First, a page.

The process of applying for refugee status can be long and arduous, even for those cases that are legitimate and should eventually be granted asylum. Often, this journey begins with incarceration in remote detention centers run by the Department of Homeland Security.[vi] Though migrants may be unable to effectively read or write in English, they are not afforded the right to legal representation.[vii] Unless they can either afford to hire an attorney themselves or are lucky enough to find assistance from those few that volunteer, these individuals often must attempt to navigate the complex system of laws governing asylum by themselves.[viii] Those that are ultimately refused protection as a refugee face deportation to their home country, which in many cases may effectively prove to be a death sentence.[ix]


Further impeding entry into the United States is a quota system designed to limit the number of refugees admitted annually. Though legislation restricting immigration to the United States can be traced back to the Chinese Exclusion Act of 1882, modern policy is rooted largely in the Immigration and Nationality Act (INA) of 1965.[x] Though the INA abolished earlier quota systems capping the number of immigrants from certain nationalities in favor of an annual worldwide limit on the number of permanent immigrants to be allowed entrance (at 675,000, free of national origin distinctions), it granted Congress and the President the authority to determine an additional number of refugees to be admitted.[xi] This number, created to reflect “humanitarian concerns” but limited to a consideration of what would otherwise be “in the national interest,” is dissected by a pre-determined regional allocation.[xii] To illustrate, for fiscal year 2015, the number of worldwide immigrants to be admitted was capped at 70,000, of which 17,000 could hail from Africa, 13,000 from “East Asia,” 33,000 from the “Near East and South Asia,” and so on.[xiii] Of these 70,000, only 4,000 spots were allocated to refugees fleeing Latin America or the Caribbean.[xiv]


In the wake of the current refugee crisis and subsequent international pressure to increase the number of worldwide refugee admissions in the immediate future, Secretary of State John Kerry announced a plan last month under which the United States would expand its annual admission quota to 100,000 refugees by 2017.[xv] Though 2016’s worldwide cap has been set at 85,000, the number of refugees to be admitted from Latin America and the Caribbean has been decreased, to a measly 3,000.[xvi]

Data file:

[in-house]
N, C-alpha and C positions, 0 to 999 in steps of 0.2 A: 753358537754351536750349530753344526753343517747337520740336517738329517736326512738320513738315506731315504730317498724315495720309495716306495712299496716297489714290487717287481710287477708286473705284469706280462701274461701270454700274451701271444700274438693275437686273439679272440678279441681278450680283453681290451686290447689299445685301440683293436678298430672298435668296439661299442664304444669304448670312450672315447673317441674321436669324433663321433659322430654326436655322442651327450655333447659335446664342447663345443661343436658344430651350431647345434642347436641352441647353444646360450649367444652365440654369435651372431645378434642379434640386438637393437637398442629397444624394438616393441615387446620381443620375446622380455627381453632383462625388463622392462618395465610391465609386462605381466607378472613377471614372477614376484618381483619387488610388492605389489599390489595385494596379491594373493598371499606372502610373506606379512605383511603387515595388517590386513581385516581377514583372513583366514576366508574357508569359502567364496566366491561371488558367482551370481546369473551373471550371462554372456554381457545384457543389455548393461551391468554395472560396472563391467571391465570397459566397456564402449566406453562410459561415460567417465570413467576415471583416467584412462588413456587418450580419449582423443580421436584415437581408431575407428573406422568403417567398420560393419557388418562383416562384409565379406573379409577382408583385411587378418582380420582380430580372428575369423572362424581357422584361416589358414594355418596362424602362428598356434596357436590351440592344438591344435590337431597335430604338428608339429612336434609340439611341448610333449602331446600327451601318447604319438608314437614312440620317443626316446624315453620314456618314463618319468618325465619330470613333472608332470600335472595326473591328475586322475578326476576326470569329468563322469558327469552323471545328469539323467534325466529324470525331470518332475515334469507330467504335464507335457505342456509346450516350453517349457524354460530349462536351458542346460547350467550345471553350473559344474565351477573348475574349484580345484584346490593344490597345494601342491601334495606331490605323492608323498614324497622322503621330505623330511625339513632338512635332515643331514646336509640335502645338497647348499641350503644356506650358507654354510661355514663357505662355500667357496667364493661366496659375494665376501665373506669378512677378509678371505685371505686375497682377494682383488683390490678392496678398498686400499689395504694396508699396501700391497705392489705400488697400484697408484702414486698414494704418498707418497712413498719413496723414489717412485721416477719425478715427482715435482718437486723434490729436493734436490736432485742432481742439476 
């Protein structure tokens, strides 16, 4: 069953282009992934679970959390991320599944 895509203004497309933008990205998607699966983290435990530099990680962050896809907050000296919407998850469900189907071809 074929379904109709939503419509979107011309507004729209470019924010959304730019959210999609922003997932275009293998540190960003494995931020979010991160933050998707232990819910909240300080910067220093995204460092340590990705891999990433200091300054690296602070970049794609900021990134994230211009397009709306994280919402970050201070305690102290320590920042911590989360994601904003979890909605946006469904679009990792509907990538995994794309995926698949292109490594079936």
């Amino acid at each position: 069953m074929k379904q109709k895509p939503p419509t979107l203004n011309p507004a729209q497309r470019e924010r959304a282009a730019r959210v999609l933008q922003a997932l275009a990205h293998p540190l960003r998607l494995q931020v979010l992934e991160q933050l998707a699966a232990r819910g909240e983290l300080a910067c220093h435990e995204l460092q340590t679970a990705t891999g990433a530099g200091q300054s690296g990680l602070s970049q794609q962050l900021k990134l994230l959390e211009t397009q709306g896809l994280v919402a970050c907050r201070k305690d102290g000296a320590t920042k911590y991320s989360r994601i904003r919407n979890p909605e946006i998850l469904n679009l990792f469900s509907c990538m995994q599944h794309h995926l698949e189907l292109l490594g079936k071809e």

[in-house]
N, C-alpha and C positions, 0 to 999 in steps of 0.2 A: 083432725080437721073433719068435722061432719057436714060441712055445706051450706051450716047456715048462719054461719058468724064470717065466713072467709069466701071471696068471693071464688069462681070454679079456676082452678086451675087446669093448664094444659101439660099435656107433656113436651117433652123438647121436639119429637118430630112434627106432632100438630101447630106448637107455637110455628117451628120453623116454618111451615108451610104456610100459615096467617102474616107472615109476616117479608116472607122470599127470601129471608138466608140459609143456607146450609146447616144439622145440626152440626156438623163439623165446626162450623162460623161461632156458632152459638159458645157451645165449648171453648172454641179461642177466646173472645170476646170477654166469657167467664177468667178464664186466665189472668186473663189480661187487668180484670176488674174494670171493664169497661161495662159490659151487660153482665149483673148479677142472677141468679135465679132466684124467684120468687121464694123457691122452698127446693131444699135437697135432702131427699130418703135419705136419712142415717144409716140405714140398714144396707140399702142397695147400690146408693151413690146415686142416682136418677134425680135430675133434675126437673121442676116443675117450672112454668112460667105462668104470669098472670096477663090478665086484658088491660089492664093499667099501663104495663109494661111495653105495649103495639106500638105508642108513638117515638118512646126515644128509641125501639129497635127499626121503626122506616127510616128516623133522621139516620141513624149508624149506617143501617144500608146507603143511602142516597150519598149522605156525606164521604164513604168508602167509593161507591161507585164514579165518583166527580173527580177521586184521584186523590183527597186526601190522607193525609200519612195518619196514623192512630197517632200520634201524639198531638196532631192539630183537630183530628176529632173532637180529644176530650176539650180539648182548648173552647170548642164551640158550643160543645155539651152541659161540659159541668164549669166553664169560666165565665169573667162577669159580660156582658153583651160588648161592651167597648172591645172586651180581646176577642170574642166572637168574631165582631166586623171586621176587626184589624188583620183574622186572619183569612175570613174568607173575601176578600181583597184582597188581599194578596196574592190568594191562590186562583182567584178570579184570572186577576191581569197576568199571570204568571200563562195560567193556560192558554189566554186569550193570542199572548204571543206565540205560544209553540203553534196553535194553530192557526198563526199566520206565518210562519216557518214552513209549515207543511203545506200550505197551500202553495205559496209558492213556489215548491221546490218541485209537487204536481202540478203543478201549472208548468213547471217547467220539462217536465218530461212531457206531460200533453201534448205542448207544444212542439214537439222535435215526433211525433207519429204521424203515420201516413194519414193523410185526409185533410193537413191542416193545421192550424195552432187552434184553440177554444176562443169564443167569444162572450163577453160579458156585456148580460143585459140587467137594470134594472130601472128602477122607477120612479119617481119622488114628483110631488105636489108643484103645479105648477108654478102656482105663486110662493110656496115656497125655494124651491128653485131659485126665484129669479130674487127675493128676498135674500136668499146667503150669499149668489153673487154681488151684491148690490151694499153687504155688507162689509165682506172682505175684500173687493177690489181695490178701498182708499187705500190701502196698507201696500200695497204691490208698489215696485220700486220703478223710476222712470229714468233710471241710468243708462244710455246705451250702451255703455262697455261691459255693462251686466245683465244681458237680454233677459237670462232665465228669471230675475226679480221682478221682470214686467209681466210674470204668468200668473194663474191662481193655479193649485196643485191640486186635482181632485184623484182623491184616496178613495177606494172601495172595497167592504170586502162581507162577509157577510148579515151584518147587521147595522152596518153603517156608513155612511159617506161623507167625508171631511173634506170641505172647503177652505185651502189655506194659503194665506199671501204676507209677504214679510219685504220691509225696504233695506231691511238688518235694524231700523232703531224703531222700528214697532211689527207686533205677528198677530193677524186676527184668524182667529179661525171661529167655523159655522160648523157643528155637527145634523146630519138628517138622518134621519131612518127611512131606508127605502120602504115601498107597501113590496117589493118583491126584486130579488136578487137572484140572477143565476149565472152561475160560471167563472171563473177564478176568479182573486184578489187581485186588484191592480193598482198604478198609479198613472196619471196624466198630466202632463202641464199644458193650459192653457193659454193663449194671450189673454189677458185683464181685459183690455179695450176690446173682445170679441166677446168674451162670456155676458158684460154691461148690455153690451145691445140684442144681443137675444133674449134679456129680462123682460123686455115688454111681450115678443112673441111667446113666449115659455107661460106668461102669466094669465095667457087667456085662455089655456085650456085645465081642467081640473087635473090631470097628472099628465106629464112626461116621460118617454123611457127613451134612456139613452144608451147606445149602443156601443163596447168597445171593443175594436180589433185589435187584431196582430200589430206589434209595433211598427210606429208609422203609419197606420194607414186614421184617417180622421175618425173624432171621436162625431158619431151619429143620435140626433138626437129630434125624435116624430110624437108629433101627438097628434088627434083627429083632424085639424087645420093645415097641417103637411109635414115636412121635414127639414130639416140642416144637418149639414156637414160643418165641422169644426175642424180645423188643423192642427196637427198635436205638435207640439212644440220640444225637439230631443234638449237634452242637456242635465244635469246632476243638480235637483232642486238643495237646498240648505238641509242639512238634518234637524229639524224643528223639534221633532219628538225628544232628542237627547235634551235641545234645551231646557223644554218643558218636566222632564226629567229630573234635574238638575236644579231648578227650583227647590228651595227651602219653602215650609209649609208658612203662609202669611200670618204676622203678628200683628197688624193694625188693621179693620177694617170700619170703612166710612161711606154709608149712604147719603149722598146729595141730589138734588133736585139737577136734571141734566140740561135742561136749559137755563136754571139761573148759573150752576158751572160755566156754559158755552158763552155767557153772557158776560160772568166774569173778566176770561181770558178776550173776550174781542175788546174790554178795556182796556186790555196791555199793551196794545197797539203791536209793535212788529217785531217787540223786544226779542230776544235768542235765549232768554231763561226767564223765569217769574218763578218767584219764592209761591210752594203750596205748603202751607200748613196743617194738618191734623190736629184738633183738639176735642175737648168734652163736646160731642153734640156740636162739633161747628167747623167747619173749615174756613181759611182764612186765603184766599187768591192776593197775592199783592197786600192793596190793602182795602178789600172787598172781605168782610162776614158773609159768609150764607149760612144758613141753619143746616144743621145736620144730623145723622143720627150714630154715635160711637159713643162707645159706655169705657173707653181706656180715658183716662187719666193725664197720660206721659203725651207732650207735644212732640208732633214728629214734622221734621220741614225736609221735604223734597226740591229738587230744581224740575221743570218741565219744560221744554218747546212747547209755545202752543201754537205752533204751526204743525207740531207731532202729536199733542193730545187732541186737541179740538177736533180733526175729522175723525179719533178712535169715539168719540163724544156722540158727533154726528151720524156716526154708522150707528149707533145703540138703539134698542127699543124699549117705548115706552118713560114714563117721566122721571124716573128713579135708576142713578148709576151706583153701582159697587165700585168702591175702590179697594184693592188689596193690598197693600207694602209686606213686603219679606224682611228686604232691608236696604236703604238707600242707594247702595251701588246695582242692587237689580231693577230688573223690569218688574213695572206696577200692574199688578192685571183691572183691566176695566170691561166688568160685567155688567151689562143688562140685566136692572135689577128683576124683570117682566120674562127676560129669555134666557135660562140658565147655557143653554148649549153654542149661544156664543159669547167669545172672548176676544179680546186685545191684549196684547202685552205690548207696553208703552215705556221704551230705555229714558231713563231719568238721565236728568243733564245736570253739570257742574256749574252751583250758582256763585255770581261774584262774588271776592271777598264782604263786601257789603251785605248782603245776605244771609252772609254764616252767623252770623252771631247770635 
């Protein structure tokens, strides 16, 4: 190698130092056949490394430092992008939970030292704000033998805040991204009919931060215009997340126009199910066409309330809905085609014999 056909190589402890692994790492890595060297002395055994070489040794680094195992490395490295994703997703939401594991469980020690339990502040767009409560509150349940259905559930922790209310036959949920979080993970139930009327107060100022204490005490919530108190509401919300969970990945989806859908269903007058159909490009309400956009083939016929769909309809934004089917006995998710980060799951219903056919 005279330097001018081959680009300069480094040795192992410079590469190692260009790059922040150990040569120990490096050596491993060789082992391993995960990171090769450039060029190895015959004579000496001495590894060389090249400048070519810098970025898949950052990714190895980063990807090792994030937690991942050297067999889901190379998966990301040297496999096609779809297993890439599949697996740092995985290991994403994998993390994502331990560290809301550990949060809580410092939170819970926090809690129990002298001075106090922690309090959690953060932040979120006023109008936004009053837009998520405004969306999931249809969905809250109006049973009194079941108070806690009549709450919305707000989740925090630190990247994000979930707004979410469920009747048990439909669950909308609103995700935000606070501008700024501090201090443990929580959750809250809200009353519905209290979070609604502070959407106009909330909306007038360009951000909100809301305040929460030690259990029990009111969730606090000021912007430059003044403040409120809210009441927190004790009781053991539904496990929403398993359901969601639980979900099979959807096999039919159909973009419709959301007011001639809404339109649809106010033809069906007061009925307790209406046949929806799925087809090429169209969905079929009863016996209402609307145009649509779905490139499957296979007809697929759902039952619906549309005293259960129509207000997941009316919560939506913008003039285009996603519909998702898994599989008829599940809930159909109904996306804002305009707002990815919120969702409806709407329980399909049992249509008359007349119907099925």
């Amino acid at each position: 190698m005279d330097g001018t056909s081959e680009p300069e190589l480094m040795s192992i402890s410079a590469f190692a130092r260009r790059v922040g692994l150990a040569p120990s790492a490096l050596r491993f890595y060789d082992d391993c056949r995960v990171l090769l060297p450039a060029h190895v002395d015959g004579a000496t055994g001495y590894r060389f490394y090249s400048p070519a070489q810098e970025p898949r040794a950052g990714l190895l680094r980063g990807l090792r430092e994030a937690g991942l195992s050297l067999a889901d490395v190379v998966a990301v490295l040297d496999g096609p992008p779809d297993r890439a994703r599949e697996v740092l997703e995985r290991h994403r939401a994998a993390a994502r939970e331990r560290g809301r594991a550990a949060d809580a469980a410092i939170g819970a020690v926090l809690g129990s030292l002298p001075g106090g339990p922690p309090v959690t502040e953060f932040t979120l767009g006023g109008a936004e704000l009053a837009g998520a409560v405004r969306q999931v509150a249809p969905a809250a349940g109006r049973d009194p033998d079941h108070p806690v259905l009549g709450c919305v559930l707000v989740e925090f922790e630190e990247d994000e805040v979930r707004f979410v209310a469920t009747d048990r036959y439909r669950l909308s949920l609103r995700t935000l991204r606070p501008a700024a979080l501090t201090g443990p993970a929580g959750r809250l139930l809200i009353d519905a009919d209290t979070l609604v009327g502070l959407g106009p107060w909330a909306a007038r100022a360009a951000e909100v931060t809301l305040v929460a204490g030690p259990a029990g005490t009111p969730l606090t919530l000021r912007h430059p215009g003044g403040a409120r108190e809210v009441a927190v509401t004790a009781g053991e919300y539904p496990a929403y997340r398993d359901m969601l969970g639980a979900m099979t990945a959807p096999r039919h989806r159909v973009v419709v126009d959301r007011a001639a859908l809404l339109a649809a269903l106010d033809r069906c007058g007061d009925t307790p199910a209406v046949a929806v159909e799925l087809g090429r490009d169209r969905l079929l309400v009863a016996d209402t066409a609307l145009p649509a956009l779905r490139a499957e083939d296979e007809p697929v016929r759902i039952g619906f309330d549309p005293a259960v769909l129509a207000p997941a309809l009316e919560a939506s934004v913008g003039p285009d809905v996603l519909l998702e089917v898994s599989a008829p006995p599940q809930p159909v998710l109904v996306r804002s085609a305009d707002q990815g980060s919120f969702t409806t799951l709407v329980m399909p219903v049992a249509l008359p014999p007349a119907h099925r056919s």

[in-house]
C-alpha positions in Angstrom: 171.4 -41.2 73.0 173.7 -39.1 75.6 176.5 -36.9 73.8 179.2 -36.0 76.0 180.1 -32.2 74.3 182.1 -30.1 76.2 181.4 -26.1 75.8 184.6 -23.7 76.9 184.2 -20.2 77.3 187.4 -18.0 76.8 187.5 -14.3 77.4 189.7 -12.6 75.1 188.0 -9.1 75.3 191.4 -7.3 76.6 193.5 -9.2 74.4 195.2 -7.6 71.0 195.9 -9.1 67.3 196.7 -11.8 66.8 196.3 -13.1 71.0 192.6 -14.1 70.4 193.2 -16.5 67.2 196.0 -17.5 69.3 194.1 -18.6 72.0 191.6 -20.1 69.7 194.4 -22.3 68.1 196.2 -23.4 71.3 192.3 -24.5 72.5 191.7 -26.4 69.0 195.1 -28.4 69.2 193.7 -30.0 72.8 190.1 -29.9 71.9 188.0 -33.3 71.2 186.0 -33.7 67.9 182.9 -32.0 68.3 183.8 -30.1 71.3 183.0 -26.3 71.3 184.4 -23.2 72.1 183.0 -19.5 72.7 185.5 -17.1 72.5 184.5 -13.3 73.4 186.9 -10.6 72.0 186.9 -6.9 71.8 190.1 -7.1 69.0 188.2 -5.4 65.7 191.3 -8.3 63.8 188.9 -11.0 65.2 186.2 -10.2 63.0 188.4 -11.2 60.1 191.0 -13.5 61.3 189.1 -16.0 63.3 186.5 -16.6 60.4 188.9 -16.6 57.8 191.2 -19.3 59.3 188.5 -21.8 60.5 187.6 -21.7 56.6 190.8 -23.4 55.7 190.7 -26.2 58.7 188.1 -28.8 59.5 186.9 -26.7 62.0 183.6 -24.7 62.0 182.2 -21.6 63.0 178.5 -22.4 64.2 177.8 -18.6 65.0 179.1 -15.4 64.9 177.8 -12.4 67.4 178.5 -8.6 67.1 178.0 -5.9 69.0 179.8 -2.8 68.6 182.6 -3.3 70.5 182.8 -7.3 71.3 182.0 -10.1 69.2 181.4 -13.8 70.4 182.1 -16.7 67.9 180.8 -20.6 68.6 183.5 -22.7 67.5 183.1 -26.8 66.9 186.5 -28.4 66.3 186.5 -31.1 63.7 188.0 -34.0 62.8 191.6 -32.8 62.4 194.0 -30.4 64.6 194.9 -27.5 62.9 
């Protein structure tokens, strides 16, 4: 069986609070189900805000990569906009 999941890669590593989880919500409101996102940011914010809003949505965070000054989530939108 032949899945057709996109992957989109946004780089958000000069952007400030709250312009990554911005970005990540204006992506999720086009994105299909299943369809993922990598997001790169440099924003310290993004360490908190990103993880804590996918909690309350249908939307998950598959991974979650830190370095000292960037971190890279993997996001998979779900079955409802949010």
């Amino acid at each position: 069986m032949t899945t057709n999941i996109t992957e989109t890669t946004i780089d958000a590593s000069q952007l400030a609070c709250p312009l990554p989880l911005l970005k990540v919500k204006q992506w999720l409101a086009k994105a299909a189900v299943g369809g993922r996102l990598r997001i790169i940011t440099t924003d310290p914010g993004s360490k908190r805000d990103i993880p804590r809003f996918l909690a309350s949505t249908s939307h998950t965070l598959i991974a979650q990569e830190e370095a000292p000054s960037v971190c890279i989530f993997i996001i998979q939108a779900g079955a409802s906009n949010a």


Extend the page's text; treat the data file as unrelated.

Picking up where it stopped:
For a country that takes such pride in being “the land of the free,” a nation founded by immigrants with an open door to those willing to work hard to better themselves and for a shot at “the American dream,” we sure are making it difficult for those arriving a little late to the party. Sensible arguments can and have been made from both sides of the aisle on immigration reform, and policies breaking down barriers to refugee or legal immigrant status or creating a markedly easier path to citizenship have both costs and the potential for dire consequences. But our position in the world and history of accommodating those able to join and contribute to the prosperity of America lead to one conclusion: something more needs to be done.

[i] Eleni Kounalakis, Hungary’s Xenophobic Response, N.Y. Times (Sept. 6, 2015),


[ii] Michael Martinez & Miguel Marquez, What’s the difference between immigrant and refugee?, CNN (July 16, 2014),


[iii] Id.


[iv] Id.


[v] Id.


[vi] Holly Cooper & Jayashri Srikantiah, Op-Ed., The refugee tragedy in our own backyard, L.A. Times (Oct. 8, 2015),


[vii] Id.


[viii] Id.


[ix] Sibylla Brodzinsky & Ed Pilkington, US government deporting Central American migrants to their deaths, The Guardian (Oct. 12, 2015),


[x] How the United States Immigration System Works: A Fact Sheet, American Immigration Council (Mar. 1, 2014),


[xi] Id.


[xii] Memorandum from President Barack Obama to Sec’y of State John Kerry (Sept. 30, 2014) (on file at,


[xiii] Id.


[xiv] Id.


[xv] Michael R. Gordon, Alison Smale, & Rick Lyman, U.S. Will Accept More Refugees as Crisis Grows, N.Y. Times (Sept. 20, 2015),

[xvi] Id.